The Need To Be Angry

Reprinted from Loose Change (

A businessman came up to me the other day to tell me he was an avid reader of my blog. I implored him not to toy with my affections, but he persisted. “No, really, I read your blog every week so that I know what I’m supposed to be pissed about.”

As Goldie Wilson, the future mayor of Hill Valley, exclaimed while sweeping the floors of Lou’s Malt Shop, “I like the sound of that!”

Kind of.

It’s becoming more difficult to know what one should legitimately reserve anger for. It seems at every turn someone is trying to piss us off, particularly in the human recycling bin that is Facebook or Twitter. We are peppered with all manner of anger-baiting, from little puppies being abandoned and chickens being caged to Pussy Riot imprisonment, Tea Party harangues, outrages from the left about human injustice, and stridency from the right about loss of human freedom. The social media menu and media in general offer every possible inflammatory opinion, whether it’s U.S. Congressman Todd Akin’s stupid remarks about rape or the latest campaign smear from Senate Majority Leader Harry Reid.

Temperature’s risin’.

If you’re really looking for heart-pounding, anxiety-invoking information, nothing beats the news. The New York Times should come with a tab of Valium. I can’t read their front section without my head involuntarily shaking back and forth at the pending world’s end. Who needs Incan calendars when you’ve got The New York Times? The California section of the Los Angeles Times could just as easily be retitled “News from Hell.” Even my hometown newspaper has a local section that is largely populated with news bites from the dumpster of humanity, i.e., babies being shaken to death by their mom’s boyfriend, sex offenders released only to rape or molest again, children abducted, teen girls sold into sex-trafficking syndicates, gang murders, and three-time DWI losers who kill a family in a drunk-driving stupor.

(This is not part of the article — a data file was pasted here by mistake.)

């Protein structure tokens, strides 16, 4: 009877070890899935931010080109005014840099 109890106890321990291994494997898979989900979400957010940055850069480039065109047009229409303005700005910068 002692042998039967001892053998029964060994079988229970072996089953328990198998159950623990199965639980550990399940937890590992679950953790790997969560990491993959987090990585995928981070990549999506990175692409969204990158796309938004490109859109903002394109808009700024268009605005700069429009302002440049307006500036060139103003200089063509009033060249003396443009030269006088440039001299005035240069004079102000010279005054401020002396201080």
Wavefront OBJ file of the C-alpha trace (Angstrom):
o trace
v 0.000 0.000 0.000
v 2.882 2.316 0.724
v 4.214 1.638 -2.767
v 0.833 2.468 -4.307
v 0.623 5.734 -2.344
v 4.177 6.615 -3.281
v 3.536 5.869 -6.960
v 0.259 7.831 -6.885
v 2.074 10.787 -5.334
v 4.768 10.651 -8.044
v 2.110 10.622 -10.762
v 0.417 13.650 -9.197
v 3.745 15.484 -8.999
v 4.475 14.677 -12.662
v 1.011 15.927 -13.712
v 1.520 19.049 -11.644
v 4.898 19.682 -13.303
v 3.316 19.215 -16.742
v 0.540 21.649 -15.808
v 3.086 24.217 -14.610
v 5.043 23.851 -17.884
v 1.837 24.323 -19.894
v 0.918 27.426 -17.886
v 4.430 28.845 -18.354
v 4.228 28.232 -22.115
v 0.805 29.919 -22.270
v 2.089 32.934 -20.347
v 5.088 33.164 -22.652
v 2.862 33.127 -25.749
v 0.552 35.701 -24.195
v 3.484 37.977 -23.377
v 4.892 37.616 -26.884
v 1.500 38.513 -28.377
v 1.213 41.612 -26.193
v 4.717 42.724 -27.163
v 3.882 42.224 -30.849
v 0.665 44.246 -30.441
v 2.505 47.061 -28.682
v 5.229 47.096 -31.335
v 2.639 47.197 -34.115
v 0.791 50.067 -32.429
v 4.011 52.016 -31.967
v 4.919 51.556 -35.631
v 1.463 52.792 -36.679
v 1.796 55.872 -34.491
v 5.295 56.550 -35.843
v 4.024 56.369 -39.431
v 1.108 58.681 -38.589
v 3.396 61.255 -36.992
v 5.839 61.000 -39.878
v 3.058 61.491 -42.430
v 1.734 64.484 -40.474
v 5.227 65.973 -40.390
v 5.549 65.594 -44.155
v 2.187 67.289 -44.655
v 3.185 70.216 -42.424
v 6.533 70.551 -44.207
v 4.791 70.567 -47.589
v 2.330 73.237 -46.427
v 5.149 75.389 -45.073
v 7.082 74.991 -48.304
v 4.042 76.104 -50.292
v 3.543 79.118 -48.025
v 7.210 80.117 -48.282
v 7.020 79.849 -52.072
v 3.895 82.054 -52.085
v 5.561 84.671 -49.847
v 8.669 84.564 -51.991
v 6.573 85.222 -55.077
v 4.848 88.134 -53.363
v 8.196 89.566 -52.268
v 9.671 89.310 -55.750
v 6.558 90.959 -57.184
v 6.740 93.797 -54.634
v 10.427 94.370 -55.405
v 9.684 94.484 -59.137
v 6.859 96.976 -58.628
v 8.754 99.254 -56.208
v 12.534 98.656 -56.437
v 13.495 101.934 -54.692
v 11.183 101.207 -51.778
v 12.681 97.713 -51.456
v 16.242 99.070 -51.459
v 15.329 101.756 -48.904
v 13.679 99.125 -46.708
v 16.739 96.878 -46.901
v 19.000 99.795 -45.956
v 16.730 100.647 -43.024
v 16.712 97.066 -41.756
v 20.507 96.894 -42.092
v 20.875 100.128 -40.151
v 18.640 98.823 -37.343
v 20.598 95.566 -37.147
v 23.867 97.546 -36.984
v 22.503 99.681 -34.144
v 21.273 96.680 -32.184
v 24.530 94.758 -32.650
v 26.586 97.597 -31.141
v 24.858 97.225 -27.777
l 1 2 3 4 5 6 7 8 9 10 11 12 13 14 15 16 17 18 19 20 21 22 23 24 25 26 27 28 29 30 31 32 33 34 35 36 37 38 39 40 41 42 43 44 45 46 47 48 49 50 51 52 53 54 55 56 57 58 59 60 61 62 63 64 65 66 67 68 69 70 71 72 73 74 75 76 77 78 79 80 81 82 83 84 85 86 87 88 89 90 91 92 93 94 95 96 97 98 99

The crazy thing is, we make a decision to access this stuff. Is it really what we want to occupy ourselves with? It’s certainly what the media wants. Google Analytics concurs. This blog gets more page views when the headlines are snarky or angry. The snarkier they are, the more the metric needle moves. Without discounting our prurient natures altogether, or hiding our heads in the sand about the legitimate problems we face as a society, does what we encounter in the media really define life as we know it?

For my money—it does not. On the rare occasions when I miss reading the newspaper or watching TV for a week or so, upon my return I discover I haven’t really missed much. Most certainly, the world keeps turning.

I consider myself lucky to be able to tell you the personal and business life I know. Though sometimes sad, exasperating, challenging, scary, or fitful, it overflows with richness, appreciation, and opportunity. I know there are those who cannot say the same, but like I said: The world keeps turning. And media doesn’t help us sort through it with their masterful work at magnifying those dark moments, selectively crafting happenstance just as a movie or a book does, becoming a curator of mere wrinkles in time. Worse yet, our always-on access further compounds the impact of the storytelling.

Our minds and spirits crave inspiration, context, and purpose. Do our news addictions prevent their adequate consumption? Had the headline on this blog read, “Inspiration, Context, and Purpose,” would you have been as inclined to take a look?

Editor’s Note: Gary Johnson is President of MSP Communications in Minneapolis, MN and authors the blog Loose Change for